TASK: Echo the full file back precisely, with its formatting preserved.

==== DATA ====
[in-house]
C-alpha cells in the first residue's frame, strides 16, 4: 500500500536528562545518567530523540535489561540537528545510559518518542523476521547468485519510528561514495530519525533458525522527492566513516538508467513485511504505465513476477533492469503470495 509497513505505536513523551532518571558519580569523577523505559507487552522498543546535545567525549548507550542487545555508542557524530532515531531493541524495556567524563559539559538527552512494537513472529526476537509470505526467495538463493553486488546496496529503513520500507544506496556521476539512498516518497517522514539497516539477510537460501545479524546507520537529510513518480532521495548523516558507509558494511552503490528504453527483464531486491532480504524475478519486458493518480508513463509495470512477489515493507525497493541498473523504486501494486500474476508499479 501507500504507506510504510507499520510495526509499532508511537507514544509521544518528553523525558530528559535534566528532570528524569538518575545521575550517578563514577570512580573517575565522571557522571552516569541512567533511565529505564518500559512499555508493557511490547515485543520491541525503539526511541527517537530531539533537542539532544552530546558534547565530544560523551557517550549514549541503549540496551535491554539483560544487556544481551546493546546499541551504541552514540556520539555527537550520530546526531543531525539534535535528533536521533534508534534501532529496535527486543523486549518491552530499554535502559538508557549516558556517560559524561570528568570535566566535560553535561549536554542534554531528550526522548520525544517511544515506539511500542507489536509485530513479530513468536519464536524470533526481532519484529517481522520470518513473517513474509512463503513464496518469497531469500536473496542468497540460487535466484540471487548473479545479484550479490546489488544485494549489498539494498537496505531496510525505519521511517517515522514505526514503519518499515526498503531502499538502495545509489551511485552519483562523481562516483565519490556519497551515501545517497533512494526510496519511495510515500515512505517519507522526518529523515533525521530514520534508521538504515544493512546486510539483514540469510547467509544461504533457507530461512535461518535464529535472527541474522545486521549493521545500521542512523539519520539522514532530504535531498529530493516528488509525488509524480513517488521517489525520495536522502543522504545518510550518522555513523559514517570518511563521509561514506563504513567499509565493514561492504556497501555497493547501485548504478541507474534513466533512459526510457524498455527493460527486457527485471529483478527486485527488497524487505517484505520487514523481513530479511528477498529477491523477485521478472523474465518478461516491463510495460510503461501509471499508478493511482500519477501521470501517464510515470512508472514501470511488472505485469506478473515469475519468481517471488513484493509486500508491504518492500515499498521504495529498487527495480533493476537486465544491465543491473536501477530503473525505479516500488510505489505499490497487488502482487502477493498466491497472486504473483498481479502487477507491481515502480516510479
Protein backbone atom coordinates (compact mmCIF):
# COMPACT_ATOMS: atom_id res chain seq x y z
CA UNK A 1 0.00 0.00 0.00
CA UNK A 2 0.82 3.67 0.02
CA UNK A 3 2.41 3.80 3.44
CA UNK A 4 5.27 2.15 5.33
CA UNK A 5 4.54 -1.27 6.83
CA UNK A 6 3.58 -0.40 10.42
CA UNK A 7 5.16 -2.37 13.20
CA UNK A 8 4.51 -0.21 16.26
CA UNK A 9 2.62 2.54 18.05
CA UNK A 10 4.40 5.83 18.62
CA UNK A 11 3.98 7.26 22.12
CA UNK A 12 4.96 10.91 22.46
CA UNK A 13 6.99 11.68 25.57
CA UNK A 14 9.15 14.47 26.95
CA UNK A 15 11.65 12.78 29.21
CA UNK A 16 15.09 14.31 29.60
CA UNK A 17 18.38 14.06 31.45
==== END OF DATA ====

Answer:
[in-house]
C-alpha cells in the first residue's frame, strides 16, 4: 500500500536528562545518567530523540535489561540537528545510559518518542523476521547468485519510528561514495530519525533458525522527492566513516538508467513485511504505465513476477533492469503470495 509497513505505536513523551532518571558519580569523577523505559507487552522498543546535545567525549548507550542487545555508542557524530532515531531493541524495556567524563559539559538527552512494537513472529526476537509470505526467495538463493553486488546496496529503513520500507544506496556521476539512498516518497517522514539497516539477510537460501545479524546507520537529510513518480532521495548523516558507509558494511552503490528504453527483464531486491532480504524475478519486458493518480508513463509495470512477489515493507525497493541498473523504486501494486500474476508499479 501507500504507506510504510507499520510495526509499532508511537507514544509521544518528553523525558530528559535534566528532570528524569538518575545521575550517578563514577570512580573517575565522571557522571552516569541512567533511565529505564518500559512499555508493557511490547515485543520491541525503539526511541527517537530531539533537542539532544552530546558534547565530544560523551557517550549514549541503549540496551535491554539483560544487556544481551546493546546499541551504541552514540556520539555527537550520530546526531543531525539534535535528533536521533534508534534501532529496535527486543523486549518491552530499554535502559538508557549516558556517560559524561570528568570535566566535560553535561549536554542534554531528550526522548520525544517511544515506539511500542507489536509485530513479530513468536519464536524470533526481532519484529517481522520470518513473517513474509512463503513464496518469497531469500536473496542468497540460487535466484540471487548473479545479484550479490546489488544485494549489498539494498537496505531496510525505519521511517517515522514505526514503519518499515526498503531502499538502495545509489551511485552519483562523481562516483565519490556519497551515501545517497533512494526510496519511495510515500515512505517519507522526518529523515533525521530514520534508521538504515544493512546486510539483514540469510547467509544461504533457507530461512535461518535464529535472527541474522545486521549493521545500521542512523539519520539522514532530504535531498529530493516528488509525488509524480513517488521517489525520495536522502543522504545518510550518522555513523559514517570518511563521509561514506563504513567499509565493514561492504556497501555497493547501485548504478541507474534513466533512459526510457524498455527493460527486457527485471529483478527486485527488497524487505517484505520487514523481513530479511528477498529477491523477485521478472523474465518478461516491463510495460510503461501509471499508478493511482500519477501521470501517464510515470512508472514501470511488472505485469506478473515469475519468481517471488513484493509486500508491504518492500515499498521504495529498487527495480533493476537486465544491465543491473536501477530503473525505479516500488510505489505499490497487488502482487502477493498466491497472486504473483498481479502487477507491481515502480516510479
Protein backbone atom coordinates (compact mmCIF):
# COMPACT_ATOMS: atom_id res chain seq x y z
CA UNK A 1 0.00 0.00 0.00
CA UNK A 2 0.82 3.67 0.02
CA UNK A 3 2.41 3.80 3.44
CA UNK A 4 5.27 2.15 5.33
CA UNK A 5 4.54 -1.27 6.83
CA UNK A 6 3.58 -0.40 10.42
CA UNK A 7 5.16 -2.37 13.20
CA UNK A 8 4.51 -0.21 16.26
CA UNK A 9 2.62 2.54 18.05
CA UNK A 10 4.40 5.83 18.62
CA UNK A 11 3.98 7.26 22.12
CA UNK A 12 4.96 10.91 22.46
CA UNK A 13 6.99 11.68 25.57
CA UNK A 14 9.15 14.47 26.95
CA UNK A 15 11.65 12.78 29.21
CA UNK A 16 15.09 14.31 29.60
CA UNK A 17 18.38 14.06 31.45